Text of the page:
The reported visit to China by Kim, if it turns out to be real, will be his fifth since he took office. The last time he visited China was in 2006, when he toured the country's commercial centers. Lü Chao, an expert on North Korea at the Liaoning Academy of Social Sciences, told the Global Times that China-North Korea relations suffered a downturn after the country launched nuclear tests in the face of international opposition but warmed after Premier Wen Jiabao paid a visit to North Korea in October. "Kim's possible visit is aimed at further cementing bilateral ties with China," Lü said. "China's economic achievements in recent years are sure to impress Kim, who is leading the country in seeking communism with North Korean characteristics."
Observers said Kim's reported first stop in Dalian may have to do with North Korea's plan to develop its port at Rajin, on the border with China and Russia. Kim and his party are then likely to travel to Beijing, where he is expected to hold talks with President Hu Jintao and other members of the Chinese leadership, Kyodo reported. Economic assistance from Beijing and the North's return to the six-party nuclear talks are expected to top the agenda in bilateral discussions during Kim's visit.
Reuters reported that additional UN sanctions, imposed after Pyongyang's May 2009 nuclear test, squeezed its once lucrative arms trade and that the strain on its already dysfunctional economy has been compounded by a major currency policy blunder late last year. As North Korea's foreign exchange shortages curbed its imports, the trade volume with China is estimated to have dropped by 4 percent in 2009, the Korea Development Institute in Seoul said in February. UN food aid to North Korea will run out at the end of next month, following a drop in international donations after the country detonated a nuclear device, the World Food Program told Bloomberg on Monday. But analysts expect the visit will add new life to the now dormant nuclear disarmament talks hosted by Beijing and boycotted by Pyongyang in April 2009. Kim's previous trip to China in 2000 was soon followed by a summit in Pyongyang with the South Korean government and the start of two major joint development projects in North Korea. Another visit in 2004 led to a push for talks on the North's nuclear programs.
Optimism has dimmed, however, amid suspicions that Pyongyang may be behind the sinking of South Korean warship Cheonan, after an unexplained explosion on March 26 killed 46 sailors, the Korea Times commented. Seoul has so far not directly accused Pyongyang, which has denied responsibility. However, South Korean Foreign Minister Yu Myung-hwan said his country will oppose resuming the nuclear negotiations if Pyongyang is found to have been involved in the warship's sinking. South Korean President Lee Myung-Bak also raised the issue Friday in talks with President Hu in Shanghai. "It's too early to make any judgment before the ongoing investigation is released," Lü said. "Even if the Six-Party Talks are further stalled by the incident, both Koreas are not willing to get involved in military conflicts. Negotiations will be the final solution.". ^ top ^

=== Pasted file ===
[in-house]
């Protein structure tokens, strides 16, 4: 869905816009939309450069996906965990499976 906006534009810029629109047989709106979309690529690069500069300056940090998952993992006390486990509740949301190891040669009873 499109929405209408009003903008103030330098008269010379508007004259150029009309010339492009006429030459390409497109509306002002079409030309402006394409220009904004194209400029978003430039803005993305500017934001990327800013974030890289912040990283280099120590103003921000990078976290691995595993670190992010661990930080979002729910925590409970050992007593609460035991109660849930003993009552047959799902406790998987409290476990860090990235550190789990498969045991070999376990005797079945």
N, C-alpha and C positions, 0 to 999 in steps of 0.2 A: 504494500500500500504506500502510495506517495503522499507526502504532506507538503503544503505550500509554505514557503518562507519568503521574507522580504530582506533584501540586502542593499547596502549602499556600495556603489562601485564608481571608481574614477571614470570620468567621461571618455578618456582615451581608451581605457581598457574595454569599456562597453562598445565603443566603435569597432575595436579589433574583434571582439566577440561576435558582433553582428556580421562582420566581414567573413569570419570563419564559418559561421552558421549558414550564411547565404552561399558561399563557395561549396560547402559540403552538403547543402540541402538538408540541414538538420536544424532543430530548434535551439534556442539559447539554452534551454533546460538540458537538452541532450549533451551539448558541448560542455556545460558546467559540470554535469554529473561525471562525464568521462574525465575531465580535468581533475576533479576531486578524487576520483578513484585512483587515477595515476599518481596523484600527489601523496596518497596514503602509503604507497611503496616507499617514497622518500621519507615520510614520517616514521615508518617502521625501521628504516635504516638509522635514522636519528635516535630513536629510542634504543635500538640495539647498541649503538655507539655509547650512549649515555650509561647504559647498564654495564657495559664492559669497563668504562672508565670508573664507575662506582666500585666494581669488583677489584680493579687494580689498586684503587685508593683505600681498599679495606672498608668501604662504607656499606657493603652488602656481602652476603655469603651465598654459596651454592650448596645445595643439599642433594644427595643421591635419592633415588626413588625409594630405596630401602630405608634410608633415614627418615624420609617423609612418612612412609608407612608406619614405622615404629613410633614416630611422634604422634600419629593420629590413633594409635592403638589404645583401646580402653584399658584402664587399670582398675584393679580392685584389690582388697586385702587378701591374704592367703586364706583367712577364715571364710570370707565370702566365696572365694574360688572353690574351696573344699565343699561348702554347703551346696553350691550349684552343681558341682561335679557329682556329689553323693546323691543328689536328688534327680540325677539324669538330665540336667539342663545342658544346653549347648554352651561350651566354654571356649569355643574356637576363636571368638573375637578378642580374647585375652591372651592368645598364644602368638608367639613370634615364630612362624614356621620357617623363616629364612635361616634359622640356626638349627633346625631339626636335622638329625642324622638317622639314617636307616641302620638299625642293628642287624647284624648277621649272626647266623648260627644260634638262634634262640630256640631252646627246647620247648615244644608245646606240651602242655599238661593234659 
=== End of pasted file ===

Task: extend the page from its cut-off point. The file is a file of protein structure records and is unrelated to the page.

Thousands of local businesses unite to work at Tavan Tolgoi (UB Post)
More than a thousand local Mongolian businesses have joined Mongol 999, a national consortium established last week in a hope to win Tavan Tolgoi coal mine project, opposed to currently aligned world coal mining giants that includes Peabody.
“Charity begins at home”, as the popular saying goes in Mongolian language, we should be helping Mongolians first, rather than helping foreigners to raise capital at the global stock markets by pledging our mineral wealth, local press have voiced their support by making the news centerpiece stories. “We [Mongolia] can do whatever other nations do. We will develop the project, and all earnings will remain in Mongolia,” told L.Ariunbold, Director General of Mongol Bazaltwool LLC, who initiated the project, which is widely applauded by public.
Any business wants to join the consortium is required to “contribute” a minimum of MNT1 million to the consortium, which hopes to fulfill the government's initial requirement of getting US$0.5-2.0 billion in advance from a winner.
The Parliament ordered the government last month to submit draft investment agreement to be signed with potential investor and speed up the launch of the project within this year.
The government is trying to secure as much participation of local Mongolian companies as possible in the development of the project and to make more value added products rather than exporting unprocessed minerals abroad.
Current interested parties are as following:
• A consortium of Vale (Brazil), Jindal Steal and Power (India), and eleven other South Korean companies
• A consortium of Bazovoy Element (Russia) and Renovo (Russia)
• A consortium of Peabody Energy (USA) and Shenhua Energy (China)
• A consortium of Mitsiu (Japan), Itochu (Japan), Marubeni (Japan), and Sumitomo (Japan)
• Xstrata (Switzerland-Australia)
• Russian Railway (Russia)
• Erdos Chinglon Coal (China). ^ top ^
Ulaanbaatar launches biggest infrastructure project (UB Post)
Ulaanbaatar government launched largest ever financed infrastructure projects last week. The first one closed vehicle traffic of Gurvaljin Bridge last Saturday for a complete renovation until August 25, 2010. All vehicles to pass the bridge was advised to choose alternative roads.
Also, a major intersection at the north of the bridge will be partly closed for maintenance this month, which might prevent movement of east-west traffic. Also western part of the Peace Avenue and Ikh Toiruu will be partially closed for maintenance. The capital city projected to spend a total of MNT74 billion for the construction of new bridges and roads as well as maintaining current ones to tackle rapidly increasing urban population.